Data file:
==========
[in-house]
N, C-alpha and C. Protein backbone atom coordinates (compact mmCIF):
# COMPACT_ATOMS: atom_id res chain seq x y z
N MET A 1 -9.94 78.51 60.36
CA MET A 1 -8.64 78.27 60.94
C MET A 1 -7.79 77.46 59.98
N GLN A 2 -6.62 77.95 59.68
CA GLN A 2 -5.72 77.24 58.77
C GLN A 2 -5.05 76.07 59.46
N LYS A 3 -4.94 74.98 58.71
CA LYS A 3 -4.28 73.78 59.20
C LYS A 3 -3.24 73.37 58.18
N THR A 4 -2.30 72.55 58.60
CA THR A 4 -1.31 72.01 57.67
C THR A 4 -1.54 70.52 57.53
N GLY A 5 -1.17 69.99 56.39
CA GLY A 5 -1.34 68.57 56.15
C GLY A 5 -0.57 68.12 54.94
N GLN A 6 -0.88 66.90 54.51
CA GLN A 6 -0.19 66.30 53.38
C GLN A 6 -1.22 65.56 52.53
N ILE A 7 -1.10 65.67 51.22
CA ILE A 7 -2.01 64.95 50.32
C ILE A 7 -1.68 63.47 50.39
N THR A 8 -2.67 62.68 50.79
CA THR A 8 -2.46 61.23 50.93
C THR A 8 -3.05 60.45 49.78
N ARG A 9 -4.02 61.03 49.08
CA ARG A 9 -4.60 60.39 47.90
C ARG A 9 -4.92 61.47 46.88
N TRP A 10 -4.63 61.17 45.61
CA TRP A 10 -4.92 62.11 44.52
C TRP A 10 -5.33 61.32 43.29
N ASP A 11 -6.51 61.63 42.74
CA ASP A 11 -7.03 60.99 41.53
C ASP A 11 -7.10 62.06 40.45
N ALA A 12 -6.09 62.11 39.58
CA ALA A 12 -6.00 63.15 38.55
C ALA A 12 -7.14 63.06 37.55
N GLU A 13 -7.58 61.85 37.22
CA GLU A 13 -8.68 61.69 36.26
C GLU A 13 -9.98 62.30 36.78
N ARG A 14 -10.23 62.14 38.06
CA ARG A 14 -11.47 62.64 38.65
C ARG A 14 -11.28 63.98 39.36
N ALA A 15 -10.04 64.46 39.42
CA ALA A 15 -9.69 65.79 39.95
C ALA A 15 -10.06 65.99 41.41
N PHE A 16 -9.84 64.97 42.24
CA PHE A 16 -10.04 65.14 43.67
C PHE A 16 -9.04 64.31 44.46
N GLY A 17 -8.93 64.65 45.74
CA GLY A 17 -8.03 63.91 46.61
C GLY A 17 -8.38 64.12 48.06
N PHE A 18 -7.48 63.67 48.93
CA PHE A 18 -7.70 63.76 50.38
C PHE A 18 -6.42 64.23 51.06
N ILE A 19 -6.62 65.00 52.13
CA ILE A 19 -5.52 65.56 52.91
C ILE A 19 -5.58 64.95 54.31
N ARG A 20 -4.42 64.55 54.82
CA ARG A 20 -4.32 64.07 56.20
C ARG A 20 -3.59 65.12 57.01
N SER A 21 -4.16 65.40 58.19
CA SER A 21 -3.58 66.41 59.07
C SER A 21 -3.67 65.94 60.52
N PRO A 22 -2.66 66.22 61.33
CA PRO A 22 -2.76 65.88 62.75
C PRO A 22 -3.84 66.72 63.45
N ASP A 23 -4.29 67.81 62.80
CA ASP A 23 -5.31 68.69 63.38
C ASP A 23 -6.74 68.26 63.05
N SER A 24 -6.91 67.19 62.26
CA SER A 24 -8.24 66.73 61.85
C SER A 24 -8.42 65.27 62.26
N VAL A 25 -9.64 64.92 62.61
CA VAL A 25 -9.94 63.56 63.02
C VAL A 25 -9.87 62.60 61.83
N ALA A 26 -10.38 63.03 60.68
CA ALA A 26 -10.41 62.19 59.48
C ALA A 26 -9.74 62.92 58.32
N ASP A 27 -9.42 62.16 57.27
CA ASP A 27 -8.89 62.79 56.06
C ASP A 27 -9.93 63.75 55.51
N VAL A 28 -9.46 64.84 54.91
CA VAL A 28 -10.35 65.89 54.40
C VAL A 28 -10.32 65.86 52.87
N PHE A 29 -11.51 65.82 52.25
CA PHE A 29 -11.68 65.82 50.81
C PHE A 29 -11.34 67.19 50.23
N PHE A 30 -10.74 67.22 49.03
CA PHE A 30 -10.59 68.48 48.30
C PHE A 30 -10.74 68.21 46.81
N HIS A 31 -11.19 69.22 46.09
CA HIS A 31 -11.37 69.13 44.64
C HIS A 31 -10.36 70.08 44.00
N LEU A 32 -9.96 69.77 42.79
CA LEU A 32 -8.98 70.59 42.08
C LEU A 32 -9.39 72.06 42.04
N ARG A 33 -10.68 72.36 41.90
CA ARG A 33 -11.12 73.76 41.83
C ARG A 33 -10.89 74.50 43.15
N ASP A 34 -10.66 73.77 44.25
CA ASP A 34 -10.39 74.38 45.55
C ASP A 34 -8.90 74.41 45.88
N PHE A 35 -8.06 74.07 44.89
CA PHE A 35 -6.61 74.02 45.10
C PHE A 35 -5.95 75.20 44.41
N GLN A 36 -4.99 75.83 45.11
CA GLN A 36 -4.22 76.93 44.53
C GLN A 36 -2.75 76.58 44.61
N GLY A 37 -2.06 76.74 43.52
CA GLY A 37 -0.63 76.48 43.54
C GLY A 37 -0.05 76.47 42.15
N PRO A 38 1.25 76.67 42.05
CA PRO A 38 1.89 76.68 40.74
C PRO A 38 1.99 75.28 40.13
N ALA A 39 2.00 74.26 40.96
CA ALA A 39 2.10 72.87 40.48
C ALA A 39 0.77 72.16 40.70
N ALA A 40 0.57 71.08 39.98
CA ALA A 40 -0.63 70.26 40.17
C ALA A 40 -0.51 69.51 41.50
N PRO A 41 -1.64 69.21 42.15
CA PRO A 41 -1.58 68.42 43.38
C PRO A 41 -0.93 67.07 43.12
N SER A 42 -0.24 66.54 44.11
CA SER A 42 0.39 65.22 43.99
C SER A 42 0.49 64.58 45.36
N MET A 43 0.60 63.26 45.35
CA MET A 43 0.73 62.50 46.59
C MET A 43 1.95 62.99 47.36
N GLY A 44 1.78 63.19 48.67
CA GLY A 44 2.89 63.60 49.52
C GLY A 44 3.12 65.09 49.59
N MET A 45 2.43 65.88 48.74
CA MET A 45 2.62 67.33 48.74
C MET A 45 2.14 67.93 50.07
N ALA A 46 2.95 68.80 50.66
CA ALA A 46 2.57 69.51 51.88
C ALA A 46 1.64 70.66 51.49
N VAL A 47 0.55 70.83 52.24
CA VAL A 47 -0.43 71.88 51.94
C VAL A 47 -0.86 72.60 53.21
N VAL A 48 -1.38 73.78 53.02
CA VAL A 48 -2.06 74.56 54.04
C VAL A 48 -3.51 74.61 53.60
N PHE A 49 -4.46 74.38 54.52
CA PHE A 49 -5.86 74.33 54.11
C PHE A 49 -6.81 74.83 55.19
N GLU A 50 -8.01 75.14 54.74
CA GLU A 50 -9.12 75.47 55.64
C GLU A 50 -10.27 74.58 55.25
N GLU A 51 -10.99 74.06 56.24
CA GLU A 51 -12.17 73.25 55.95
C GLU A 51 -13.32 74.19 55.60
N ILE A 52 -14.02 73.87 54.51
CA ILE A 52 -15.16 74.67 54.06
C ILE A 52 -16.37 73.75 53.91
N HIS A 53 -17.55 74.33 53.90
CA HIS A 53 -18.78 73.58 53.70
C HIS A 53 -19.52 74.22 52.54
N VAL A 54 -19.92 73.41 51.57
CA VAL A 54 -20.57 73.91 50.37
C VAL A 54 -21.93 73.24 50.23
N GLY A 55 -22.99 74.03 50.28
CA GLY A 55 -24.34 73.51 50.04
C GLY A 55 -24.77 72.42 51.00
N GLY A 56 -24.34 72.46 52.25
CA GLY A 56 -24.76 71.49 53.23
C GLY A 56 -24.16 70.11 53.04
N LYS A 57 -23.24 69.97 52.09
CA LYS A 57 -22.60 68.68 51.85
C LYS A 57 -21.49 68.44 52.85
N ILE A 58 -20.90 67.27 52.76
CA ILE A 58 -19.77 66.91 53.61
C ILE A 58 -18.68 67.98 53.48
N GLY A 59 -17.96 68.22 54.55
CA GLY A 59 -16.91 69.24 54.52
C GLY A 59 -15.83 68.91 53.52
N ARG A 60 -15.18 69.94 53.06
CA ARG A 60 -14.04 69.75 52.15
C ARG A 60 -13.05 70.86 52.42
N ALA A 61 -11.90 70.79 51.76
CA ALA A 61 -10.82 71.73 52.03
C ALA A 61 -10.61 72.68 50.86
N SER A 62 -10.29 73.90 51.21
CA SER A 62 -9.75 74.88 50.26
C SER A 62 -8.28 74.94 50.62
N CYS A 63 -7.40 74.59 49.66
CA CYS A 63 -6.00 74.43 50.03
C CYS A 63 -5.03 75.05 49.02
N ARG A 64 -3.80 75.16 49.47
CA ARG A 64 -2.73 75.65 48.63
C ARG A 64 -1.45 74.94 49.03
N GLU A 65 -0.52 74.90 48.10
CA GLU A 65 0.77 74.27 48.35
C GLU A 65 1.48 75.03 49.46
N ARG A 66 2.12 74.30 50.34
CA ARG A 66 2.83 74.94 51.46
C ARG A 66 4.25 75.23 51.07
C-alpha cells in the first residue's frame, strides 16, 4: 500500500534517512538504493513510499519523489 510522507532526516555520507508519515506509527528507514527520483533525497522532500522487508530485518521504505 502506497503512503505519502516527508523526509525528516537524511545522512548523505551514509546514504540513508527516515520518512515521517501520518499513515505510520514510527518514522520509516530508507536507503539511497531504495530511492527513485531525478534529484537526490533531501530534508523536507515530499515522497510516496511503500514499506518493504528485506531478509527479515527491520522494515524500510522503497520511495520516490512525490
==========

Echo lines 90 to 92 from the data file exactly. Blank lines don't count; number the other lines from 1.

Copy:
C PHE A 29 -11.34 67.19 50.23
N PHE A 30 -10.74 67.22 49.03
CA PHE A 30 -10.59 68.48 48.30